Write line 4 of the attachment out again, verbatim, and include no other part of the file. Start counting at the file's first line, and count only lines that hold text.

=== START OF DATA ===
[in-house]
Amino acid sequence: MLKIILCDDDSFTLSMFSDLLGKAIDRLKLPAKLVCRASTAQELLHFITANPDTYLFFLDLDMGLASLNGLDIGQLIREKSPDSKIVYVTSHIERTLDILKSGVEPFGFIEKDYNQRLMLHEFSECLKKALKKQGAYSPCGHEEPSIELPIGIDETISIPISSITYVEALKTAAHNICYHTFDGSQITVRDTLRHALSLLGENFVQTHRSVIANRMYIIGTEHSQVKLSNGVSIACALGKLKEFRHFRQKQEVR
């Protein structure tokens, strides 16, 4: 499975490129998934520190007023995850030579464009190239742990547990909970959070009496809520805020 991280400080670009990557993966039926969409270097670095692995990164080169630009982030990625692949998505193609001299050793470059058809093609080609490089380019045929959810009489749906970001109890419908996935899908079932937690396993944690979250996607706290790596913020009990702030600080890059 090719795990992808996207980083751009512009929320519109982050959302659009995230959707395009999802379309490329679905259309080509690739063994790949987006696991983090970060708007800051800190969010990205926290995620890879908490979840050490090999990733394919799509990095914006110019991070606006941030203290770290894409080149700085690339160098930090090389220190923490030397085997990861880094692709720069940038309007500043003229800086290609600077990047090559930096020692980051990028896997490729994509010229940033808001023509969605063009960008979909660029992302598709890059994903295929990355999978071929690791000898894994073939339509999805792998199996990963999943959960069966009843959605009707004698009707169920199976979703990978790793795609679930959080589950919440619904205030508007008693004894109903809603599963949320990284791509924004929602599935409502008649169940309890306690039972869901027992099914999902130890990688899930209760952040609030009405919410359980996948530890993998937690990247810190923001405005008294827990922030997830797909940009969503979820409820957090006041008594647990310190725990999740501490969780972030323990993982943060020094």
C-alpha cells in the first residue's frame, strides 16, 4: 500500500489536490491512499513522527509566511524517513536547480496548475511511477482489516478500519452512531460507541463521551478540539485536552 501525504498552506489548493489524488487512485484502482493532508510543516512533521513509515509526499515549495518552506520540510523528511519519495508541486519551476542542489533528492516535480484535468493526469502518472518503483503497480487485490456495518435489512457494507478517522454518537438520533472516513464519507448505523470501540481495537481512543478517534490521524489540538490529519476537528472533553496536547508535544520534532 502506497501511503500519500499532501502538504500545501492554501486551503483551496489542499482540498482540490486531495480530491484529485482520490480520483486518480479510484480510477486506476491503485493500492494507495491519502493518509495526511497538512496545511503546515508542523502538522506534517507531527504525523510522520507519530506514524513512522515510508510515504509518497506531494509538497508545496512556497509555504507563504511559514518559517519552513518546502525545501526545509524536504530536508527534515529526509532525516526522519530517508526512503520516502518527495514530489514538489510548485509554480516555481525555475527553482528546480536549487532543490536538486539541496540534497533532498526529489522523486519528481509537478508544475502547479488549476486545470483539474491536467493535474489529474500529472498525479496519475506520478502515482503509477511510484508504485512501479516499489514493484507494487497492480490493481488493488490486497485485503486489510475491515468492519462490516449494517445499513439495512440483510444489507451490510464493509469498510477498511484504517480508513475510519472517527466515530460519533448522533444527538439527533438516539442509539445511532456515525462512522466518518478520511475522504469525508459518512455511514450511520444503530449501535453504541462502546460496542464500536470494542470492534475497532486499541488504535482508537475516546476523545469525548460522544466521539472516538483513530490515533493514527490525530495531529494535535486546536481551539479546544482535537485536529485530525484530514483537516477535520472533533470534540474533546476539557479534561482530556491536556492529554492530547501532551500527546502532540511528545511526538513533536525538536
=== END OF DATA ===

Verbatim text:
C-alpha cells in the first residue's frame, strides 16, 4: 500500500489536490491512499513522527509566511524517513536547480496548475511511477482489516478500519452512531460507541463521551478540539485536552 501525504498552506489548493489524488487512485484502482493532508510543516512533521513509515509526499515549495518552506520540510523528511519519495508541486519551476542542489533528492516535480484535468493526469502518472518503483503497480487485490456495518435489512457494507478517522454518537438520533472516513464519507448505523470501540481495537481512543478517534490521524489540538490529519476537528472533553496536547508535544520534532 502506497501511503500519500499532501502538504500545501492554501486551503483551496489542499482540498482540490486531495480530491484529485482520490480520483486518480479510484480510477486506476491503485493500492494507495491519502493518509495526511497538512496545511503546515508542523502538522506534517507531527504525523510522520507519530506514524513512522515510508510515504509518497506531494509538497508545496512556497509555504507563504511559514518559517519552513518546502525545501526545509524536504530536508527534515529526509532525516526522519530517508526512503520516502518527495514530489514538489510548485509554480516555481525555475527553482528546480536549487532543490536538486539541496540534497533532498526529489522523486519528481509537478508544475502547479488549476486545470483539474491536467493535474489529474500529472498525479496519475506520478502515482503509477511510484508504485512501479516499489514493484507494487497492480490493481488493488490486497485485503486489510475491515468492519462490516449494517445499513439495512440483510444489507451490510464493509469498510477498511484504517480508513475510519472517527466515530460519533448522533444527538439527533438516539442509539445511532456515525462512522466518518478520511475522504469525508459518512455511514450511520444503530449501535453504541462502546460496542464500536470494542470492534475497532486499541488504535482508537475516546476523545469525548460522544466521539472516538483513530490515533493514527490525530495531529494535535486546536481551539479546544482535537485536529485530525484530514483537516477535520472533533470534540474533546476539557479534561482530556491536556492529554492530547501532551500527546502532540511528545511526538513533536525538536